Intravenous immunoglobulin (IVIG) is the first line treatment for Guillain-Barré syndrome and multifocal motor neuropathy, which are caused by anti-ganglioside antibody-mediated complement-dependent cytotoxicity. IVIG has many potential mechanisms of action, and sialylation of the IgG Fc portion reportedly has an anti-inflammatory effect in antibody-dependent cell-mediated cytotoxicity models. We investigated the effects of different IVIG glycoforms on the inhibition of antibody-mediated complement-dependent cytotoxicity. Deglycosylated, degalactosylated, galactosylated and sialylated IgG were prepared from IVIG following treatment with glycosidases and glycosyltransferases. Sera from patients with Guillain-Barré syndrome, Miller Fisher syndrome and multifocal motor neuropathy associated with anti-ganglioside antibodies were used. Inhibition of complement deposition subsequent to IgG or IgM autoantibody binding to ganglioside, GM1 or GQ1b was assessed on microtiter plates. Sialylated and galactosylated IVIGs more effectively inhibited C3 deposition than original IVIG or enzyme-treated IVIGs (agalactosylated and deglycosylated IVIGs). Therefore, sialylated and galactosylated IVIGs may be more effective than conventional IVIG in the treatment of complement-dependent autoimmune diseases.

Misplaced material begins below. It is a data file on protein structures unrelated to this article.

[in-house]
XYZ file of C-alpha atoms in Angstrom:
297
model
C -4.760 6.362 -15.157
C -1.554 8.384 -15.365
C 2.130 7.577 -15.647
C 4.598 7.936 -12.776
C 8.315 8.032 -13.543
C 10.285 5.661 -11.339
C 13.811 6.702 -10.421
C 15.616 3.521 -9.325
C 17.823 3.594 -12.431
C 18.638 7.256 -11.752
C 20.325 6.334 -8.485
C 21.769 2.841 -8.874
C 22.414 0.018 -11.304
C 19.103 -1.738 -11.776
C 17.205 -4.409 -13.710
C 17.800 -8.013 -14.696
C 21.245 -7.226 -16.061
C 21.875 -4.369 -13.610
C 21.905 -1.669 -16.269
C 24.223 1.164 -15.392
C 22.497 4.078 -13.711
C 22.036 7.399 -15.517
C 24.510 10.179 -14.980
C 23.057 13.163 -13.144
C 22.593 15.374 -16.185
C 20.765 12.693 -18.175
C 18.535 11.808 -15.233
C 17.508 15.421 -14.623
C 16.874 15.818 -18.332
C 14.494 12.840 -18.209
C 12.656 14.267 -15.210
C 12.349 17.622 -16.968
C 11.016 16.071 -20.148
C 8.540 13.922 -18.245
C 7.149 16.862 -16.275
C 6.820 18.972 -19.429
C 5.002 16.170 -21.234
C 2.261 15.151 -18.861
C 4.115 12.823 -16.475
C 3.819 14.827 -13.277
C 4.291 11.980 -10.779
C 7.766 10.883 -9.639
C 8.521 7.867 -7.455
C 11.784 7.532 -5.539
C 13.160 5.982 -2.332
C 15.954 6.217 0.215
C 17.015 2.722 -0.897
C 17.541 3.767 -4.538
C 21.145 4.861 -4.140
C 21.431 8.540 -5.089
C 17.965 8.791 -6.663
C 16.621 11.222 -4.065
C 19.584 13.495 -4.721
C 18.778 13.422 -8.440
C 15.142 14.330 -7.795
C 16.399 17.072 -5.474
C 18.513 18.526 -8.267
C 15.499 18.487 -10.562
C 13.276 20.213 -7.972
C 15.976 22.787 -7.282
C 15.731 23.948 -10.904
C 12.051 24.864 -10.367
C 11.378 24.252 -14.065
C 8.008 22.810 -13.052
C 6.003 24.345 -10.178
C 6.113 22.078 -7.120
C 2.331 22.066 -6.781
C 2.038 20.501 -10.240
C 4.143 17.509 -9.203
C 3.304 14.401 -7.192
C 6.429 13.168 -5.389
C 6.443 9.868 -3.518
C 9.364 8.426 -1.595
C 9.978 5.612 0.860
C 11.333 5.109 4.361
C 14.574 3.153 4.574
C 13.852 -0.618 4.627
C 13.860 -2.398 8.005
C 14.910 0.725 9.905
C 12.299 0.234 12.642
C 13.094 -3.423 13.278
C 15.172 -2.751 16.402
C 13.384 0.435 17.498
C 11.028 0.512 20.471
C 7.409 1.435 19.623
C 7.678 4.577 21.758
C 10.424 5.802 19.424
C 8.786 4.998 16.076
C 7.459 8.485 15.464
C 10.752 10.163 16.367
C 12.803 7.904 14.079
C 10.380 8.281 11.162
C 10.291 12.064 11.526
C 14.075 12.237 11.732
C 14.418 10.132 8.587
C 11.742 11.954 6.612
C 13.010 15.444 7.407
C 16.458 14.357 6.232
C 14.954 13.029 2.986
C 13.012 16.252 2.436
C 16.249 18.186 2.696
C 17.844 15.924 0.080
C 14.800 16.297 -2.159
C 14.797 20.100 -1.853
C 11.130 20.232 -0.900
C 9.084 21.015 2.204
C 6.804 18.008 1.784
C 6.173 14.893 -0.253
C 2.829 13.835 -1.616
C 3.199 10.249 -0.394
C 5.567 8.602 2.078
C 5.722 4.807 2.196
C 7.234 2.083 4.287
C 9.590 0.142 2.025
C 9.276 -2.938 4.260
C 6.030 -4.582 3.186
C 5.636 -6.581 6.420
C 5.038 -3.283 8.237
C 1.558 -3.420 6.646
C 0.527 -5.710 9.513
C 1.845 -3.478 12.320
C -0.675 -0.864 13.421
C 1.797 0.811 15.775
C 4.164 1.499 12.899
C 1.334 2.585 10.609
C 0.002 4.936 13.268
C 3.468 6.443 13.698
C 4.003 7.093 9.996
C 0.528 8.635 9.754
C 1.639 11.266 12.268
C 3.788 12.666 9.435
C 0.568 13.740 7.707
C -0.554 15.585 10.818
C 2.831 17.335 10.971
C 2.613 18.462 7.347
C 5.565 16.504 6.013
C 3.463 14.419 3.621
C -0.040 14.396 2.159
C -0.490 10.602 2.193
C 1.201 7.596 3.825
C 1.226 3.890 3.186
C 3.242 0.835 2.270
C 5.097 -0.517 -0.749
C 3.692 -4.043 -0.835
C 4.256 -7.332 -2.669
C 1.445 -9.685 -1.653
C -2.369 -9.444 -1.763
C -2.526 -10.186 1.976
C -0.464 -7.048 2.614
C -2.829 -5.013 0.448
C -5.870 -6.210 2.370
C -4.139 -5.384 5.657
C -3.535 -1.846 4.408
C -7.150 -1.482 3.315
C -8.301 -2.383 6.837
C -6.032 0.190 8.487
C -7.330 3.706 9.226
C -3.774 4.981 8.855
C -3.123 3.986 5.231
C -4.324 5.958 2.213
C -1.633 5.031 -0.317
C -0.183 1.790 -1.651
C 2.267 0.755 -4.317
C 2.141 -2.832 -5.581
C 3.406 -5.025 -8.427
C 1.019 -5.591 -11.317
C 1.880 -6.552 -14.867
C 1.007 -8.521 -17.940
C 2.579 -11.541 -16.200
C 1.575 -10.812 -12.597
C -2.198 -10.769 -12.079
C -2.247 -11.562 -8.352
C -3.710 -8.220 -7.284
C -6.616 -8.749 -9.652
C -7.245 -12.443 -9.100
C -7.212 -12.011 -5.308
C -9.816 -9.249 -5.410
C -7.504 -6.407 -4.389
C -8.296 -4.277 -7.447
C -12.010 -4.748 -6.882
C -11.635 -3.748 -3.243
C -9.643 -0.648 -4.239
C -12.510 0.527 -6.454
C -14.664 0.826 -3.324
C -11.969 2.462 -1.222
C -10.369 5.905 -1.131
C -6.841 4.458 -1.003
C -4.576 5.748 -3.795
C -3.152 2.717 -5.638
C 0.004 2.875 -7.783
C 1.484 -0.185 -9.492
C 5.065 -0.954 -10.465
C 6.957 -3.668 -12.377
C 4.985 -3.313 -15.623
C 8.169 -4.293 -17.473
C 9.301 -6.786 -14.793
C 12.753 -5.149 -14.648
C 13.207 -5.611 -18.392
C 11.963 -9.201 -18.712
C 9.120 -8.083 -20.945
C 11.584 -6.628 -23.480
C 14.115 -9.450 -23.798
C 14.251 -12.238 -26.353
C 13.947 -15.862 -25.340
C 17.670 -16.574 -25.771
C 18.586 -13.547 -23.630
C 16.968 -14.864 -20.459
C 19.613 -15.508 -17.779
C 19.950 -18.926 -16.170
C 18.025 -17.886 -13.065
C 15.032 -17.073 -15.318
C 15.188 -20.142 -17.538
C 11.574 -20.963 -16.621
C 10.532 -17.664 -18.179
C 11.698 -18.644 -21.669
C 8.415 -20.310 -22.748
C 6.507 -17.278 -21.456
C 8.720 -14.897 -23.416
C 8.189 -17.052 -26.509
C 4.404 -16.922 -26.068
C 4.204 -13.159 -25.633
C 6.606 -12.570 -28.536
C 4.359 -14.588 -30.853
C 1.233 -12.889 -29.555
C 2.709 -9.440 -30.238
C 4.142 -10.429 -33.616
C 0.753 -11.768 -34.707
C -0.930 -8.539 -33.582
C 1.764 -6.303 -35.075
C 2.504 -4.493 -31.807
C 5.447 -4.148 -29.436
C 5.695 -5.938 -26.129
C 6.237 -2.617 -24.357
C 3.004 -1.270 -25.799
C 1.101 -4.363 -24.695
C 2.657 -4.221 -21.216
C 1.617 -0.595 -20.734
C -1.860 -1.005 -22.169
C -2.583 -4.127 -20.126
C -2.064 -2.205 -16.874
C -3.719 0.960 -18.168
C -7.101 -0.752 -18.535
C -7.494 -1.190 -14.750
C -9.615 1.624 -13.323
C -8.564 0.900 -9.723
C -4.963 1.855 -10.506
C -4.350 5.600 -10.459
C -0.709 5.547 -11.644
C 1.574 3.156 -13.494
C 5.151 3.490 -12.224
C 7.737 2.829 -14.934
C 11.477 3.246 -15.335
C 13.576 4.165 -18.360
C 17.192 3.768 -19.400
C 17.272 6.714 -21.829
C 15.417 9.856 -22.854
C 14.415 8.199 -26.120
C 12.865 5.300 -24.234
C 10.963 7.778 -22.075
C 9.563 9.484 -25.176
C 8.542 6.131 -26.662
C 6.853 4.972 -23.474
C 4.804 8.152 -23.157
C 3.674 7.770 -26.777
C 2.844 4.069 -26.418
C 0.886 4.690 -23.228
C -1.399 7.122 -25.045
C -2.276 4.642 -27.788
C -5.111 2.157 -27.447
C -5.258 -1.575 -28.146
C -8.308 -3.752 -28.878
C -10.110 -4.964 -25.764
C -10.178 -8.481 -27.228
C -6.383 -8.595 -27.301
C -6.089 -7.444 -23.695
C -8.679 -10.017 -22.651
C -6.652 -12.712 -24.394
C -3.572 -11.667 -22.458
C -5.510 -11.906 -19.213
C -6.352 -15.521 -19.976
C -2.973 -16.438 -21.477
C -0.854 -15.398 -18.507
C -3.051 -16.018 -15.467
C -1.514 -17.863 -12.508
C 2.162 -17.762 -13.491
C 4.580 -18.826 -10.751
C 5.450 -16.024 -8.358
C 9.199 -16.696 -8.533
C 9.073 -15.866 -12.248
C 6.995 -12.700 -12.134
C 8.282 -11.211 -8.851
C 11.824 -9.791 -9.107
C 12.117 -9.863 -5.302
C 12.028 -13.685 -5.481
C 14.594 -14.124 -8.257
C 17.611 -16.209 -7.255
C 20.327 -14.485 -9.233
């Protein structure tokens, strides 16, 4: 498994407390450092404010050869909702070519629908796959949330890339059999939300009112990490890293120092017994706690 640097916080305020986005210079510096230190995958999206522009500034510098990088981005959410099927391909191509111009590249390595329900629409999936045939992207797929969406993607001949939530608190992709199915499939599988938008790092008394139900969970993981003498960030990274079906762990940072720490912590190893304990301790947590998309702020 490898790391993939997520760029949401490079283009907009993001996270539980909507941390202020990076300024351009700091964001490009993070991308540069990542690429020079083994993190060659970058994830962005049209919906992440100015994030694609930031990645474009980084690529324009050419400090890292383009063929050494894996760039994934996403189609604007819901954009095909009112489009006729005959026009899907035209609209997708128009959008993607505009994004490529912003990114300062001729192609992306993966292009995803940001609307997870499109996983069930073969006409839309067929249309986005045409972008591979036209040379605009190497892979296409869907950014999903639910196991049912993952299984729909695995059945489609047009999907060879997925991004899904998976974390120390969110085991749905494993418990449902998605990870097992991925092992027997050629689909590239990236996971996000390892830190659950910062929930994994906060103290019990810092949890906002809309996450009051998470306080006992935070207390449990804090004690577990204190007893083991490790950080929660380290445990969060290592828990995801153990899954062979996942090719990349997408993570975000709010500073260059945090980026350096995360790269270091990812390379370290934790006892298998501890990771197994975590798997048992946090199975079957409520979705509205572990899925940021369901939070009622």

Acute cardiovascular physical exercise improves cognitive performance, as evidenced by a reduction in reaction time (RT). However, the mechanistic understanding of how this occurs is elusive and has not been rigorously investigated in humans. Here, using positron emission tomography (PET) with [11 C]raclopride, in a multi-experiment study we investigated whether acute exercise releases endogenous dopamine (DA) in the brain. We hypothesized that acute exercise augments the brain DA system, and that RT improvement is correlated with this endogenous DA release. The PET study (Experiment 1: n = 16) demonstrated that acute physical exercise released endogenous DA, and that endogenous DA release was correlated with improvements in RT of the Go/No-Go task. Thereafter, using two electrical muscle stimulation (EMS) studies (Experiments 2 and 3: n = 18 and 22 respectively), we investigated what triggers RT improvement. The EMS studies indicated that EMS with moderate arm cranking improved RT, but RT was not improved following EMS alone or EMS combined with no load arm cranking. The novel mechanistic findings from these experiments are: (1) endogenous DA appears to be an important neuromodulator for RT improvement and (2) RT is only altered when exercise is associated with central signals from higher brain centres. Our findings explain how humans rapidly alter their behaviour using neuromodulatory systems and have significant implications for promotion of cognitive health. KEY POINTS: Acute cardiovascular exercise improves cognitive performance, as evidenced by a reduction in reaction time (RT). However, the mechanistic understanding of how this occurs is elusive and has not been rigorously investigated in humans. Using the neurochemical specificity of [11 C]raclopride positron emission tomography, we demonstrated that acute supine cycling released endogenous dopamine (DA), and that this release was correlated with improved RT. Additional electrical muscle stimulation studies demonstrated that peripherally driven muscle contractions (i.e. exercise) were insufficient to improve RT. The current study suggests that endogenous DA is an important neuromodulator for RT improvement, and that RT is only altered when exercise is associated with central signals from higher brain centres.